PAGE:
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REVIEWS

H. T. Dickinson, ed. The Political Works of Thomas Spence. Newcastle upon Tyne: Avero Publications, Ltd., 1982. xviii + 154 pp. 19 illustrations. Paperback, £ 4.74

The Golden Age, so form’d by Men of Yore
Shall soon be counted fabulous no more
The Important Trial of Thomas Spence, 2nd ed. (1801), p. 93

Thomas Spence (1750-1814), founder of Spensonia, reformer of the English language, an obscure little Newcastle “malcontent” (as he called himself, p. 6), and political agitator chalking prescriptions for the millenium on midnight walls, is likely to be known chiefly to historians of late eighteenth-century radical English politics—at least he was scarcely known to me. But he was known to Bewick, Cobbett, Francis Place, Coleridge, Malthus, Southey, and thousands of others, and he may have been known to William Blake. Certainly during the last twenty-two years of his life, from 1792 to 1814 when he was in London, Spence had a surprising amount in common with Blake: poet, prophet, radical, publisher of his own writings, arrested (repeatedly) for sedition, of unshakable integrity, friendless (p. 93), considered as a “lunatic” by the reputable public (p. 93). What Southey wrote of him in 1817 might have been said of Blake then: he was “poor and despised but not despicable, for he was sincere, stoical, persevering, single-minded and self-approved.”11 “On the State of Public Opinion and the Political Reformers,” Quarterly Review (1817), quoted in Olive D. Rudkin, Thomas Spence and His Connections (1927), p. 141.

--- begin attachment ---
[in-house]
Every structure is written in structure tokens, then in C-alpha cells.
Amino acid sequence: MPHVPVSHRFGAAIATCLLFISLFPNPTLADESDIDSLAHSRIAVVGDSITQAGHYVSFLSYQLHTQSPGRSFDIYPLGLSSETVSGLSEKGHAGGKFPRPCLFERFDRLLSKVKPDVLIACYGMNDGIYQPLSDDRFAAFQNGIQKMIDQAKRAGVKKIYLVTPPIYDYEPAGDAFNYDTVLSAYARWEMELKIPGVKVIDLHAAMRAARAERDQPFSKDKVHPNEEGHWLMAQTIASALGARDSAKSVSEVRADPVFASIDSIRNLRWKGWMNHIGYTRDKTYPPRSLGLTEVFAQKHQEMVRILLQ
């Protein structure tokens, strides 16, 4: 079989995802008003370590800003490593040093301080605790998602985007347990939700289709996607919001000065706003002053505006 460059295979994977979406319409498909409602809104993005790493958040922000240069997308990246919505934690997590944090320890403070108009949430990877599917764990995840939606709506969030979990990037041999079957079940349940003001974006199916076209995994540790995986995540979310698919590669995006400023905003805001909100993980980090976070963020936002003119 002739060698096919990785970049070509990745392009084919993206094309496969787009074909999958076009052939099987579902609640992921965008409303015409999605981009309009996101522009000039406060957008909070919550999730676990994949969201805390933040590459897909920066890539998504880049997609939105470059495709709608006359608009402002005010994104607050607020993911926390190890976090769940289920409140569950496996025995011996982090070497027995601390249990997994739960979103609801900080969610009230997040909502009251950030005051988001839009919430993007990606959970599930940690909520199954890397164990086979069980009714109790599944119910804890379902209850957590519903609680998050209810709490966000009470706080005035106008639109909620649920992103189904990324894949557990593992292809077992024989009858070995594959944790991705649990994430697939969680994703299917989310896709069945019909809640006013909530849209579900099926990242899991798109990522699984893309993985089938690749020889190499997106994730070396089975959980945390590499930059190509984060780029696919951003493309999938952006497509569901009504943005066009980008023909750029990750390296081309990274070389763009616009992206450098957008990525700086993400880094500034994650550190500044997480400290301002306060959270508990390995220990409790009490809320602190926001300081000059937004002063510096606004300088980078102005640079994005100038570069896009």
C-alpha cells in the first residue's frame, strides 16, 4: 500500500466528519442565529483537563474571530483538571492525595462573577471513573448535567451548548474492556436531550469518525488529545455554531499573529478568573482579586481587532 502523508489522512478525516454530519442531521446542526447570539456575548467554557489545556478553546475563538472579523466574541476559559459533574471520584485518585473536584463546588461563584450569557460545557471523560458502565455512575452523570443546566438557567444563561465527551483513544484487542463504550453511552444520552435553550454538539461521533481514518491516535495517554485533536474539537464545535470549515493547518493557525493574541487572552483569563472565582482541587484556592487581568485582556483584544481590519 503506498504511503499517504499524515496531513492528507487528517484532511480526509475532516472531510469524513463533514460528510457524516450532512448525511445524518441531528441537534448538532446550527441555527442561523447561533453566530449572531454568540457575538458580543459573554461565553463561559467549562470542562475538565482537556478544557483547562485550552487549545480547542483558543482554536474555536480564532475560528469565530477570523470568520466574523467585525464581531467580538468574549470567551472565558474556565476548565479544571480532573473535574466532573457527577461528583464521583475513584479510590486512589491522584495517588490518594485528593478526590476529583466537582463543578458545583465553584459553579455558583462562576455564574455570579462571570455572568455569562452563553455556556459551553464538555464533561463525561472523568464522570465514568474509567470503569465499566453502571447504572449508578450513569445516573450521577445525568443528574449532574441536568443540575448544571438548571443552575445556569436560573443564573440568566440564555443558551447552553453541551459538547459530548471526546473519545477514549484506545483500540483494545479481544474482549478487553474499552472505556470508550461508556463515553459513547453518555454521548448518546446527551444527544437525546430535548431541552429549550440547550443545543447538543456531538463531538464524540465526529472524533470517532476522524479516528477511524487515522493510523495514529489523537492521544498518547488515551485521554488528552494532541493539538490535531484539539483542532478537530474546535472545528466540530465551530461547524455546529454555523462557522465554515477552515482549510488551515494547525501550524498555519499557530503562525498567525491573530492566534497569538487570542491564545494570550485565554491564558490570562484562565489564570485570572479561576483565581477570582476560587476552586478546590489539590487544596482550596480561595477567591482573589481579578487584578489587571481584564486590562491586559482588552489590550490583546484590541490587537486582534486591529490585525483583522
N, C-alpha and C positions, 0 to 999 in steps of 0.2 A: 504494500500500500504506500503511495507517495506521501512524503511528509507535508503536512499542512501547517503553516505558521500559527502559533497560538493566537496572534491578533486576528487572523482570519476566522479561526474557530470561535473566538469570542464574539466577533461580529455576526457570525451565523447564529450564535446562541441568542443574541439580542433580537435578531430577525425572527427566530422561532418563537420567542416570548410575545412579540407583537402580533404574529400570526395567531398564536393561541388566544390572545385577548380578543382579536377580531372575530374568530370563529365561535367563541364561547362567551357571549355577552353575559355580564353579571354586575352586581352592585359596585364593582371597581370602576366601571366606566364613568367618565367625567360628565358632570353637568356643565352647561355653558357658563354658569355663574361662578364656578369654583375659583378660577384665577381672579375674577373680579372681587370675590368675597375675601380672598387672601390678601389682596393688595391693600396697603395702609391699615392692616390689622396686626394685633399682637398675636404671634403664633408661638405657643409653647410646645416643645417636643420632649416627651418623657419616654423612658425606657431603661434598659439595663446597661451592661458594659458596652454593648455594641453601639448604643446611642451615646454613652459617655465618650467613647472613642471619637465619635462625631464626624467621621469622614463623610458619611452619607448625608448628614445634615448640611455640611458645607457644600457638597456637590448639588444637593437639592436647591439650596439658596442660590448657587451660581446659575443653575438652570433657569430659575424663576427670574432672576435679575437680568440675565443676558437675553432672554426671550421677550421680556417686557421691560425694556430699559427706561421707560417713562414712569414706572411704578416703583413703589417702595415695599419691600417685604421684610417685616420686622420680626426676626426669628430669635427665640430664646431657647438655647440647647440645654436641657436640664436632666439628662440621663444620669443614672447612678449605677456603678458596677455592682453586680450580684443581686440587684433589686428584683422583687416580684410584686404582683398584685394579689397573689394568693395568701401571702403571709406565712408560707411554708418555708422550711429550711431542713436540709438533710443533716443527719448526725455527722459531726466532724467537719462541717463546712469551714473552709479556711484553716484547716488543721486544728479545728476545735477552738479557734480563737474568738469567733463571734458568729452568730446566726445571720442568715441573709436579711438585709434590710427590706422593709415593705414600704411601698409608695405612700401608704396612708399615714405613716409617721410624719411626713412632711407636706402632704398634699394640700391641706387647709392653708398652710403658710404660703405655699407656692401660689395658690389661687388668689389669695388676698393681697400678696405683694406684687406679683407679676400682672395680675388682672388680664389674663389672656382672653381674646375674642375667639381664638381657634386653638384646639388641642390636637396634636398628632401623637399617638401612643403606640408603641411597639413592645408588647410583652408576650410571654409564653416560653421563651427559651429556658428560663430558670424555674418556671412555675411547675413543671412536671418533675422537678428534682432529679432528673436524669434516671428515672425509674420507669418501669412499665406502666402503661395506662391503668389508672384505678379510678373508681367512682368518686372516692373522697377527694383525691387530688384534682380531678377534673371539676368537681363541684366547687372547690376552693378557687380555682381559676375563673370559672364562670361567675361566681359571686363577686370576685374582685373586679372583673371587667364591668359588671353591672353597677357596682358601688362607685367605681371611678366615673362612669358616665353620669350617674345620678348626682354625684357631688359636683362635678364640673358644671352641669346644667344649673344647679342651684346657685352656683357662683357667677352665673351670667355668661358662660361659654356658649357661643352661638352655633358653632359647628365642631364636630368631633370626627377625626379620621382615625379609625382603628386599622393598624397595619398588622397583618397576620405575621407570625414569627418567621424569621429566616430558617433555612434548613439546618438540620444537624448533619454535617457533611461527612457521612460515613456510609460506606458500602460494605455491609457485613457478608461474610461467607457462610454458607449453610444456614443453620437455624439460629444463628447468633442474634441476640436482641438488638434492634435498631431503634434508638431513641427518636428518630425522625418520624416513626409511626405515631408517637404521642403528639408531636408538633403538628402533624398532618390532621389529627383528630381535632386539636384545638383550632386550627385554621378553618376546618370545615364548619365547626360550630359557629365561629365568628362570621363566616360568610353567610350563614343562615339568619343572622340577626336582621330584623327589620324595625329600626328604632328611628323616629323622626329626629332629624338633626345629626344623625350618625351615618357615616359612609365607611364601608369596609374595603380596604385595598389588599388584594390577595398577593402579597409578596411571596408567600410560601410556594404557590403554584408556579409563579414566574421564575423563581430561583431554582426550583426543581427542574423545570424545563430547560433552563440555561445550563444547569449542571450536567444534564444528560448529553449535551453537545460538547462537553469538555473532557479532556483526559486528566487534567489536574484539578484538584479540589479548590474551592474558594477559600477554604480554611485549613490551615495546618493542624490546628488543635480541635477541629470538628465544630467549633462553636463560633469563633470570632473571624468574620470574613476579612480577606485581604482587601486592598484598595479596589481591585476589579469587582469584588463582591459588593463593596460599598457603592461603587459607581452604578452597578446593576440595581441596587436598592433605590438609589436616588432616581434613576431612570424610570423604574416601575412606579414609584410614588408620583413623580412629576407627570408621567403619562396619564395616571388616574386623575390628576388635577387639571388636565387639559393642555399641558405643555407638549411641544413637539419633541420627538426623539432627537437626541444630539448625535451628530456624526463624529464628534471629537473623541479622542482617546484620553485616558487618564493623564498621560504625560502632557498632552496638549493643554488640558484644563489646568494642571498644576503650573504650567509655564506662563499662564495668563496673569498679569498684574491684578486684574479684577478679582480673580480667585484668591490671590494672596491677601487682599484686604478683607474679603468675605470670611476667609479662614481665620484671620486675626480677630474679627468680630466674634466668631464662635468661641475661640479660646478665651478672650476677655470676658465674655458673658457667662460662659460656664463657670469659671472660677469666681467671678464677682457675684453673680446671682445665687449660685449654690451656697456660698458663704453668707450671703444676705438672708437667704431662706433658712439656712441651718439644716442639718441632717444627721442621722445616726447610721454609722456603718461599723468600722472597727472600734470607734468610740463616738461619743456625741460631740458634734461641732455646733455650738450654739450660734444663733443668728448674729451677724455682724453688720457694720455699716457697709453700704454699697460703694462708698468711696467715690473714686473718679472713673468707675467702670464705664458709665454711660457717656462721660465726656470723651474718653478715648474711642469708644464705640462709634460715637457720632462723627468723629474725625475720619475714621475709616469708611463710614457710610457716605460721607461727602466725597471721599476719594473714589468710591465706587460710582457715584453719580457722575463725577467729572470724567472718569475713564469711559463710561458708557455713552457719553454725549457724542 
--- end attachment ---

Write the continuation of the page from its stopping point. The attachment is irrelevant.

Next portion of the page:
Most of Spence’s many pamphlets and broadside ballads from 1775 to 1814 were published by himself for one pence to sixpence at his shop, which was for a time The Hive of Liberty in High Holborn, and in 1801 he claimed that he had already “sold many thousands of copies” (p. 88). He wrote prolifically, but he chiefly confined himself to two subjects: the reform of the English language and the reform of the English land. The former is a new system of spelling which he clung to with a characteristic tenacity or, as he might have confessed, pig-headedness, and he popularized it in works with titles such as The Repository of Common Sense and Innocent Enjoyment. Some of his own works were published both in conventional orthography and in his own spelling, such as A S’UPL’IM’INT Too thi Histire ov Robinsin Kruzo, being TH’I H’ISTIRE ’OV KRUZONEA (1782). begin page 173 | back to top Fortunately, all the versions printed here are in regularized form.

His other great reform was of land tenure. Whether his pamphlet was called The Real Rights of Man (1775) or A Supplement to the History of Robinson Crusoe (1782), or The Important Trial of Thomas Spence (1803), the real theme is that God gave the earth to mankind, not to landlords, and that therefore the true and only owners of the land are the people at large. Though he called his last periodical Giant-Killer or Anti-Landlord (1814), he was not at all opposed to the ownership of land or to landlords (p. 3); he just believed, or rather knew, that the landlord should be the parish and that the land should be, could only be inalienable. To this theme he returned, repeatedly, as to his own darling, and his editor goes so far as to assert, repeatedly, that Spence was “undoubtedly fixated [sic] with his Land Plan” (pp. XII, XIV).